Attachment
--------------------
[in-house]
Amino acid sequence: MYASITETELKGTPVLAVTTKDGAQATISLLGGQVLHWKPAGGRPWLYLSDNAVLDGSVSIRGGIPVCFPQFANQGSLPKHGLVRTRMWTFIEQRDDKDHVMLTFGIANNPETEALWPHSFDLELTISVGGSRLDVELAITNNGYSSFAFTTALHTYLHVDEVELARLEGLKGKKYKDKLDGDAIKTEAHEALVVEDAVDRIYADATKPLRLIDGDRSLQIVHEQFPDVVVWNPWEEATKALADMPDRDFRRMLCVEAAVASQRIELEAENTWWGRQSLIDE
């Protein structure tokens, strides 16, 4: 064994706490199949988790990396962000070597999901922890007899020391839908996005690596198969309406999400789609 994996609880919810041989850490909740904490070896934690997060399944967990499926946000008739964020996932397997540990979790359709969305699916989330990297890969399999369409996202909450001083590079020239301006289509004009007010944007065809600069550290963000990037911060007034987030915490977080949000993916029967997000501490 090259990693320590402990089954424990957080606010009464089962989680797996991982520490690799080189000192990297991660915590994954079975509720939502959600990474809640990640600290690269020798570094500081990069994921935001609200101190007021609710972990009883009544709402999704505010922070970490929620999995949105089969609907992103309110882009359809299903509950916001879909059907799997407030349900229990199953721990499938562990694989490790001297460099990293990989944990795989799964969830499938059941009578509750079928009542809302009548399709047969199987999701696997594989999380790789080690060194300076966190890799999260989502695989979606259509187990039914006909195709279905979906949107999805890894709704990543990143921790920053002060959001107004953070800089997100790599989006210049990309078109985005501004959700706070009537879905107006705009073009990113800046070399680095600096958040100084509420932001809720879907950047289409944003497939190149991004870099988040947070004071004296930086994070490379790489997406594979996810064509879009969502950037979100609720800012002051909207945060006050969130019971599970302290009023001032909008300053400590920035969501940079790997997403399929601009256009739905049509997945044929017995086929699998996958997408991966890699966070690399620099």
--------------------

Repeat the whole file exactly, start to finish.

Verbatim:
[in-house]
Amino acid sequence: MYASITETELKGTPVLAVTTKDGAQATISLLGGQVLHWKPAGGRPWLYLSDNAVLDGSVSIRGGIPVCFPQFANQGSLPKHGLVRTRMWTFIEQRDDKDHVMLTFGIANNPETEALWPHSFDLELTISVGGSRLDVELAITNNGYSSFAFTTALHTYLHVDEVELARLEGLKGKKYKDKLDGDAIKTEAHEALVVEDAVDRIYADATKPLRLIDGDRSLQIVHEQFPDVVVWNPWEEATKALADMPDRDFRRMLCVEAAVASQRIELEAENTWWGRQSLIDE
């Protein structure tokens, strides 16, 4: 064994706490199949988790990396962000070597999901922890007899020391839908996005690596198969309406999400789609 994996609880919810041989850490909740904490070896934690997060399944967990499926946000008739964020996932397997540990979790359709969305699916989330990297890969399999369409996202909450001083590079020239301006289509004009007010944007065809600069550290963000990037911060007034987030915490977080949000993916029967997000501490 090259990693320590402990089954424990957080606010009464089962989680797996991982520490690799080189000192990297991660915590994954079975509720939502959600990474809640990640600290690269020798570094500081990069994921935001609200101190007021609710972990009883009544709402999704505010922070970490929620999995949105089969609907992103309110882009359809299903509950916001879909059907799997407030349900229990199953721990499938562990694989490790001297460099990293990989944990795989799964969830499938059941009578509750079928009542809302009548399709047969199987999701696997594989999380790789080690060194300076966190890799999260989502695989979606259509187990039914006909195709279905979906949107999805890894709704990543990143921790920053002060959001107004953070800089997100790599989006210049990309078109985005501004959700706070009537879905107006705009073009990113800046070399680095600096958040100084509420932001809720879907950047289409944003497939190149991004870099988040947070004071004296930086994070490379790489997406594979996810064509879009969502950037979100609720800012002051909207945060006050969130019971599970302290009023001032909008300053400590920035969501940079790997997403399929601009256009739905049509997945044929017995086929699998996958997408991966890699966070690399620099």